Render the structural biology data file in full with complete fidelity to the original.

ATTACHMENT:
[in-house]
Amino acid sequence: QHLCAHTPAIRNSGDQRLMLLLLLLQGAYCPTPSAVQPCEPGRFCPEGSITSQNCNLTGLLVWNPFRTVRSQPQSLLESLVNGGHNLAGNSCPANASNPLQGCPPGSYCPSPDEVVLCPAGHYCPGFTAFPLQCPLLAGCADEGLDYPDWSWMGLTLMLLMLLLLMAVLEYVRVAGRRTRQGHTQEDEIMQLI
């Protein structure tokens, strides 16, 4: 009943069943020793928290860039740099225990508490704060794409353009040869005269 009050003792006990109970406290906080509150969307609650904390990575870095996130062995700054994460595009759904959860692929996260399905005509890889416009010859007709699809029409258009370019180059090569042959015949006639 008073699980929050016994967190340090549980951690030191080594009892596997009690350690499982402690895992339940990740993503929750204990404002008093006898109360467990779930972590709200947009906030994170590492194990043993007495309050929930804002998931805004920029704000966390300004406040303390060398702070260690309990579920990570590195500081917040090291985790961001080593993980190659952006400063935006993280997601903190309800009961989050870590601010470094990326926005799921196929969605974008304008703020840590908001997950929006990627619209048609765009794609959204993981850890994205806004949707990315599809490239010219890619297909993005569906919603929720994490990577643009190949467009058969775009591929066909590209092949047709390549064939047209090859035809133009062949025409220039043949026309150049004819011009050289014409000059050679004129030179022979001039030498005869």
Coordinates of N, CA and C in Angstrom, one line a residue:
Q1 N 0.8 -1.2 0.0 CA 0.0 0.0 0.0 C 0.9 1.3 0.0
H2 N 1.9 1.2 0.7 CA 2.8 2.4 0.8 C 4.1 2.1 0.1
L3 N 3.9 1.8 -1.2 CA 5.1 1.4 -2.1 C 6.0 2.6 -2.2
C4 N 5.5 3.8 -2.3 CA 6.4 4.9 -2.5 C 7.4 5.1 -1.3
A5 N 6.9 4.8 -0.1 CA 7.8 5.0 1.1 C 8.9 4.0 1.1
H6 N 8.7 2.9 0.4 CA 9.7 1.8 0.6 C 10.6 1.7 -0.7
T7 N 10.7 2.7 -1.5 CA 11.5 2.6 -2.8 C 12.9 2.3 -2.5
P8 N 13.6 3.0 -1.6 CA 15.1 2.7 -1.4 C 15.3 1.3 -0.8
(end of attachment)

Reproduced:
[in-house]
Amino acid sequence: QHLCAHTPAIRNSGDQRLMLLLLLLQGAYCPTPSAVQPCEPGRFCPEGSITSQNCNLTGLLVWNPFRTVRSQPQSLLESLVNGGHNLAGNSCPANASNPLQGCPPGSYCPSPDEVVLCPAGHYCPGFTAFPLQCPLLAGCADEGLDYPDWSWMGLTLMLLMLLLLMAVLEYVRVAGRRTRQGHTQEDEIMQLI
């Protein structure tokens, strides 16, 4: 009943069943020793928290860039740099225990508490704060794409353009040869005269 009050003792006990109970406290906080509150969307609650904390990575870095996130062995700054994460595009759904959860692929996260399905005509890889416009010859007709699809029409258009370019180059090569042959015949006639 008073699980929050016994967190340090549980951690030191080594009892596997009690350690499982402690895992339940990740993503929750204990404002008093006898109360467990779930972590709200947009906030994170590492194990043993007495309050929930804002998931805004920029704000966390300004406040303390060398702070260690309990579920990570590195500081917040090291985790961001080593993980190659952006400063935006993280997601903190309800009961989050870590601010470094990326926005799921196929969605974008304008703020840590908001997950929006990627619209048609765009794609959204993981850890994205806004949707990315599809490239010219890619297909993005569906919603929720994490990577643009190949467009058969775009591929066909590209092949047709390549064939047209090859035809133009062949025409220039043949026309150049004819011009050289014409000059050679004129030179022979001039030498005869």
Coordinates of N, CA and C in Angstrom, one line a residue:
Q1 N 0.8 -1.2 0.0 CA 0.0 0.0 0.0 C 0.9 1.3 0.0
H2 N 1.9 1.2 0.7 CA 2.8 2.4 0.8 C 4.1 2.1 0.1
L3 N 3.9 1.8 -1.2 CA 5.1 1.4 -2.1 C 6.0 2.6 -2.2
C4 N 5.5 3.8 -2.3 CA 6.4 4.9 -2.5 C 7.4 5.1 -1.3
A5 N 6.9 4.8 -0.1 CA 7.8 5.0 1.1 C 8.9 4.0 1.1
H6 N 8.7 2.9 0.4 CA 9.7 1.8 0.6 C 10.6 1.7 -0.7
T7 N 10.7 2.7 -1.5 CA 11.5 2.6 -2.8 C 12.9 2.3 -2.5
P8 N 13.6 3.0 -1.6 CA 15.1 2.7 -1.4 C 15.3 1.3 -0.8